A decade ago, as the United States hemorrhaged manufacturing jobs, the federal government considered reclassifying fast food as a manufacturing industry. Sound ludicrous? Today, with the manufacturing sector still ailing, the federal government wants to take something called "factoryless goods" and categorize the firms that make them as manufacturers. As part of the plan, the government could also classify some foreign-manufactured goods as U.S. exports. The change, which would go into effect in 2017, would help politicians make the case that domestic manufacturing is recovering, even if it may not be.
The Bureau of Economic Analysis already defines "factoryless goods producers" as "business units that control the entire manufacturing process, including intellectual property, but that outsource all manufacturing transformation activities" to other nations. Major firms fitting that description include tech giants such as Apple, which shuttered many of its U.S. manufacturing facilities years ago.
Now, as the White House seeks to portray its domestic manufacturing initiatives as successful, the administration has proposed a rule change to classify "factoryless goods producers" as domestic manufacturers, even if the manufacturing jobs associated with those producers are offshore. A 2013 study by Dartmouth Business School researchers found that had that rule been in place, it would have officially increased U.S. manufacturing employment figures by 595,000 jobs in 2002 and 431,000 jobs in 2007.
In response, labor unions and consumer groups this week announced they organized more than 26,000 public comments against the proposed change. They charge that the reclassification could undermine the Buy America Act, which requires government purchasers to give preference to U.S.-made goods. They also argue that such a reclassification would artificially and inaccurately inflate the number of domestic manufacturing jobs reported by the government and would hide the true economic cost of trade proposals, such as the pending Trans Pacific Partnership.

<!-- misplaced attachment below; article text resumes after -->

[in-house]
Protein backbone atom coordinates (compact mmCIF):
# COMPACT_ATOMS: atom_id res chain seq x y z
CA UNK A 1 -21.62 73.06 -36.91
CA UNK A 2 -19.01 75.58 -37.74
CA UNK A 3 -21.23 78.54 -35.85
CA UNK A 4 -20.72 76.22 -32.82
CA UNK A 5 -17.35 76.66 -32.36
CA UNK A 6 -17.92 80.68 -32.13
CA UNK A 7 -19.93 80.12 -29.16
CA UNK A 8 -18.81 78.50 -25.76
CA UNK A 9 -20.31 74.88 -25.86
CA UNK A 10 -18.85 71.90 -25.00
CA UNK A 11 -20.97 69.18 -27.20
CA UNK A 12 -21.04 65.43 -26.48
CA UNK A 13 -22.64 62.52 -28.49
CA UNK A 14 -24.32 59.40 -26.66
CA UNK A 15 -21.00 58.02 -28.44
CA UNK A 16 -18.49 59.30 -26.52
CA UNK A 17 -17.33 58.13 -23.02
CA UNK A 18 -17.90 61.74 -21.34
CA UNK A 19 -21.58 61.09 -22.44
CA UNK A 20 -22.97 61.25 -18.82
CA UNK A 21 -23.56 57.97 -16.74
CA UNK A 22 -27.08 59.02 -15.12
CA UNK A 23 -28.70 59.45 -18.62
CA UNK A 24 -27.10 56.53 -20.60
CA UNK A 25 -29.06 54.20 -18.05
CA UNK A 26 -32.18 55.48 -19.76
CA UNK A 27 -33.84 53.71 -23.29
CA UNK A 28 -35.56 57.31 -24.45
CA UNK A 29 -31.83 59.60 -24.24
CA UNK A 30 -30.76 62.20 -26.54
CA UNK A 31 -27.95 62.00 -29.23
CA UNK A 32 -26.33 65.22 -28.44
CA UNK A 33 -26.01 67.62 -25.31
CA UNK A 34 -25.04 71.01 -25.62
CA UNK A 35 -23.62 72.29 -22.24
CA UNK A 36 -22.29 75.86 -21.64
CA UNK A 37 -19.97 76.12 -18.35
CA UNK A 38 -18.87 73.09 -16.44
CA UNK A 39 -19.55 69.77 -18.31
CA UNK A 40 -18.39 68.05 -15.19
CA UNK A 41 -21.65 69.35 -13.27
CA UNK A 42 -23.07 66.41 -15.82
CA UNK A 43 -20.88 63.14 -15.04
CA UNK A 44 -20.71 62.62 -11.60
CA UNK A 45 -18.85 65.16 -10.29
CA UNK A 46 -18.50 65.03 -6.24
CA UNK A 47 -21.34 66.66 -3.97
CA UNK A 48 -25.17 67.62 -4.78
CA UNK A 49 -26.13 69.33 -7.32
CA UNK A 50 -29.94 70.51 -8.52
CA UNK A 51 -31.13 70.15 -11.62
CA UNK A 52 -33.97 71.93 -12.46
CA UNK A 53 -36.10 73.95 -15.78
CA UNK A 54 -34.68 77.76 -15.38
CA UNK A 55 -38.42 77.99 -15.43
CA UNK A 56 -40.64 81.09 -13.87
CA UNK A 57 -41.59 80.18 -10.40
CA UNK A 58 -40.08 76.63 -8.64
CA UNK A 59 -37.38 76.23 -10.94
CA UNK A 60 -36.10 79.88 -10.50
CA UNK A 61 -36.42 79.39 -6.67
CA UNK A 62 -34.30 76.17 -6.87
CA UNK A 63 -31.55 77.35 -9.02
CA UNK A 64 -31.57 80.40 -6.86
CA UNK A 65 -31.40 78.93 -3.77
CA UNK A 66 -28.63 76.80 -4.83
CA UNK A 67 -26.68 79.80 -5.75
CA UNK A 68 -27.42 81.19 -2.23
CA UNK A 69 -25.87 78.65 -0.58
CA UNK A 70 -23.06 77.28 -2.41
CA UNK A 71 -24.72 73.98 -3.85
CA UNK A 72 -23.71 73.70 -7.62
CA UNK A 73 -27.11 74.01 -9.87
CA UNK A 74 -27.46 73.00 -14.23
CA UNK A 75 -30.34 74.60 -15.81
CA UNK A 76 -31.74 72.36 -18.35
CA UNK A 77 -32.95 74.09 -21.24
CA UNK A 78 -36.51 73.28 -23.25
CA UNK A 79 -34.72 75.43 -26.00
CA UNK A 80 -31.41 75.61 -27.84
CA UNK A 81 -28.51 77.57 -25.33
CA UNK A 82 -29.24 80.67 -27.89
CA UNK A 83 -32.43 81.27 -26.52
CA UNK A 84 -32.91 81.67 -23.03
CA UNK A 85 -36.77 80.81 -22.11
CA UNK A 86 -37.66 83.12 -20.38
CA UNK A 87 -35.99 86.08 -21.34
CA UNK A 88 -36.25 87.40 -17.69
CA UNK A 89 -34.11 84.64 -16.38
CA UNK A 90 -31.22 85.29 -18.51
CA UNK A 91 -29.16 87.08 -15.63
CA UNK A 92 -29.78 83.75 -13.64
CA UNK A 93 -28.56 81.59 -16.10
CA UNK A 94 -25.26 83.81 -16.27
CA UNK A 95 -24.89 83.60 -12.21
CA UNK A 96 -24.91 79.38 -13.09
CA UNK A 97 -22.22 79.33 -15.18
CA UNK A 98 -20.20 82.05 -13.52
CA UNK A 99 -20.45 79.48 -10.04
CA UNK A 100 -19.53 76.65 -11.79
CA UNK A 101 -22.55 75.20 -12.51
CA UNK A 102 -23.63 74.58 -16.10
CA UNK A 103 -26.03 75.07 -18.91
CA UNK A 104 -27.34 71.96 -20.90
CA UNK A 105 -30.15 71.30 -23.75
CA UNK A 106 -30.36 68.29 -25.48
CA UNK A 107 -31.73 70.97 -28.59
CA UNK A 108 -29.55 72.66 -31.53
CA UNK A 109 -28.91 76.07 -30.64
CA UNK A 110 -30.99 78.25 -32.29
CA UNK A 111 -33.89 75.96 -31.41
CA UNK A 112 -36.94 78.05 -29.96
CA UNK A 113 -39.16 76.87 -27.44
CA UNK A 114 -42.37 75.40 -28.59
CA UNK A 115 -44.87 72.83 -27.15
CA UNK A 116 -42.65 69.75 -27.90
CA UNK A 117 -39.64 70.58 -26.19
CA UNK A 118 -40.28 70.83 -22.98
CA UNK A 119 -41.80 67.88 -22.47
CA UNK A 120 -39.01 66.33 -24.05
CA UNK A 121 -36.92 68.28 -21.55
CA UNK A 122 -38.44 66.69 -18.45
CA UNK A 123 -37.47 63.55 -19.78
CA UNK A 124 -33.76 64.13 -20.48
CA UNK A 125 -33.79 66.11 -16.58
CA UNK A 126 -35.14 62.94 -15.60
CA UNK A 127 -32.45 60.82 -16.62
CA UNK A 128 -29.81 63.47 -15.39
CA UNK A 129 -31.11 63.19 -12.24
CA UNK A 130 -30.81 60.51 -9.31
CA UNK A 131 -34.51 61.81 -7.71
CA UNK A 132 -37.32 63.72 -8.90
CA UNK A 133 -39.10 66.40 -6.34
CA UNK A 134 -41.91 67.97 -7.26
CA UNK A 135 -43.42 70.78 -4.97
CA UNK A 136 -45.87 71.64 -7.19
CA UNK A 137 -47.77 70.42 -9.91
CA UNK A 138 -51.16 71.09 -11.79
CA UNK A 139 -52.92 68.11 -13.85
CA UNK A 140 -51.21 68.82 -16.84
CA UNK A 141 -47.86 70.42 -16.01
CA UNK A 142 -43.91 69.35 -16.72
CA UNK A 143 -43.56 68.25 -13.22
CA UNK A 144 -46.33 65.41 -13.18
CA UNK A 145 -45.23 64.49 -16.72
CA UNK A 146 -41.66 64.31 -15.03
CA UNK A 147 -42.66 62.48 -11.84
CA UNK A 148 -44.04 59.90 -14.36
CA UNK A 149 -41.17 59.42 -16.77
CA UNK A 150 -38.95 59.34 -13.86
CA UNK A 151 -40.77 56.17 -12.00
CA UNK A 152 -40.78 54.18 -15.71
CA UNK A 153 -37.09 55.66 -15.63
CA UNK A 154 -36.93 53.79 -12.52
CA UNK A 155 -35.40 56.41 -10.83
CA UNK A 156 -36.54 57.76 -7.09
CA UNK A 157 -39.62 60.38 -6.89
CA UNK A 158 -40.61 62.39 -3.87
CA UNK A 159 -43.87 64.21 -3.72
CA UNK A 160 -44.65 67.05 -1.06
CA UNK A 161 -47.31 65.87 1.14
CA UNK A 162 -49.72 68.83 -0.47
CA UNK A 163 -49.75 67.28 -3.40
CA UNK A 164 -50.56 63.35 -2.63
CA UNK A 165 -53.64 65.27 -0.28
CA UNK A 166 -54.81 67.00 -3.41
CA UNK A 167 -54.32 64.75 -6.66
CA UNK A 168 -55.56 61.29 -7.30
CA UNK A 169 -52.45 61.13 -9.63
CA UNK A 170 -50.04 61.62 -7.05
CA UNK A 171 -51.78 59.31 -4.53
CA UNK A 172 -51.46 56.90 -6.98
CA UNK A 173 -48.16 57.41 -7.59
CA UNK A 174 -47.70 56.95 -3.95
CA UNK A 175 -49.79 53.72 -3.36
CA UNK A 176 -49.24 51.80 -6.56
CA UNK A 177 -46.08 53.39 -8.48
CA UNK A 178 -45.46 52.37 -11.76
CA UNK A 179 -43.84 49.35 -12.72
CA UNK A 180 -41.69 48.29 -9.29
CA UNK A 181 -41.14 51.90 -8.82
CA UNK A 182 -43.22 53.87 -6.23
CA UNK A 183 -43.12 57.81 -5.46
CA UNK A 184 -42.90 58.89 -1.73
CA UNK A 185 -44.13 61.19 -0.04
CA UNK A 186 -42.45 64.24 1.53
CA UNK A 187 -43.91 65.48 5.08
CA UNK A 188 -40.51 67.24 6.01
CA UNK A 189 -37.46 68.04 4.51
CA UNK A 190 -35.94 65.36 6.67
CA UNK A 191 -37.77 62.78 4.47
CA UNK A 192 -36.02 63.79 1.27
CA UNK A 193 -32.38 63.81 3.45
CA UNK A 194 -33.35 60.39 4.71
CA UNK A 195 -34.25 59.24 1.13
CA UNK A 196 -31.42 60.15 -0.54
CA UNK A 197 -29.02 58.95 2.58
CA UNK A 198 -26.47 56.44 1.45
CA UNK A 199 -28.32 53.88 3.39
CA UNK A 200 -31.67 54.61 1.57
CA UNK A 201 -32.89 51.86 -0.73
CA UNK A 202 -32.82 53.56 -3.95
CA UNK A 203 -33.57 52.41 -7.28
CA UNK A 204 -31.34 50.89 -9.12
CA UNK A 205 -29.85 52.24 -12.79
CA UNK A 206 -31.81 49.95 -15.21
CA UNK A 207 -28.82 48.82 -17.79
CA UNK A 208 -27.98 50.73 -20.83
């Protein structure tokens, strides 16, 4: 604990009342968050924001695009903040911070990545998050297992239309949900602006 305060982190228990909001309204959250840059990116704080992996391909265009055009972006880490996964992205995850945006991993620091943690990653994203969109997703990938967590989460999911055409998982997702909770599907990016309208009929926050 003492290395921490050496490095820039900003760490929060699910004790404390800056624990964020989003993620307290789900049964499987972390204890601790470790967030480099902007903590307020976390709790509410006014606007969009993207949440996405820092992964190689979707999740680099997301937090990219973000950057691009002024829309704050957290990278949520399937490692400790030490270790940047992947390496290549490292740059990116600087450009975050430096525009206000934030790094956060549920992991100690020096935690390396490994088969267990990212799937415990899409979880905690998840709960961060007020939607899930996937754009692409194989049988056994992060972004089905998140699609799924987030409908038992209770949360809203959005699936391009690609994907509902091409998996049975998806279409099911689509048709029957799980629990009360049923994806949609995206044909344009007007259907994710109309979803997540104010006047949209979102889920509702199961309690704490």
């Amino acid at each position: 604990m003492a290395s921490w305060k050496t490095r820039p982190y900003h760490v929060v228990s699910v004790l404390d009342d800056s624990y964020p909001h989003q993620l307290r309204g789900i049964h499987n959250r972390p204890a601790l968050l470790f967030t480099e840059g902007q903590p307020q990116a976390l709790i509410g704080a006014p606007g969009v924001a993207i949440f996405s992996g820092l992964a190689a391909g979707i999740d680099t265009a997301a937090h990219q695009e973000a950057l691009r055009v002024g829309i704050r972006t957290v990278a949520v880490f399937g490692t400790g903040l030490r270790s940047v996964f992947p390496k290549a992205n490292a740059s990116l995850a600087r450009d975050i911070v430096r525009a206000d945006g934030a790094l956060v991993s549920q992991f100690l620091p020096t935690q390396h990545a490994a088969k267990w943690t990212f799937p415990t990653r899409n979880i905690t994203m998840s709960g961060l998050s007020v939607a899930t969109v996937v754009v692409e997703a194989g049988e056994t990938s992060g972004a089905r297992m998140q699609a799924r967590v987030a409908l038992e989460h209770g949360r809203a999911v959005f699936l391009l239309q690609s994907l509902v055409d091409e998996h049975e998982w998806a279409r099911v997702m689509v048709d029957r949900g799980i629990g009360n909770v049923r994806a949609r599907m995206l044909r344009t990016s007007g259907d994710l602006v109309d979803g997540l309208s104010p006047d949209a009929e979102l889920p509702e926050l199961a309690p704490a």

"These Orwellian data rebranding proposals would hide the damage wrought by past trade pacts like the North American Free Trade Agreement, greasing the way for more-of-the-same job-killing, deficit-boosting trade deals," said Lori Wallach, director of Public Citizen's Global Trade Watch.
As one example, Public Citizen says that when an Apple iPhone is brought to the United States, the change would reclassify it from a "manufacturing" import to a "service" import. If that iPhone was sold in another country, it would be classified as a U.S. manufacturing export. But the iPhone is assembled in China, with component parts from around the globe.
The issue of factoryless goods doesn't involve just China. In a recent New York Times essay, Wired editor-turned-electronics-executive Chris Anderson said manufacturing firms still in the United States should consider outsourcing production to Mexico as a "long-sought answer for how American manufacturers can compete with those in China, India and the next generation of economic powerhouses."
Anderson suggested calling the cross-border practice "quicksourcing." Under the Obama administration's new proposal, the feds could portray such operations as domestic.
Though the proposed change could be politically useful for lawmakers and is a hot issue for labor advocates, some economists support the initiative on the grounds that it provides more precise data. As the Dartmouth researchers argue, such reclassification may be necessary because "factoryless goods" are "a new type of production function in the global economy."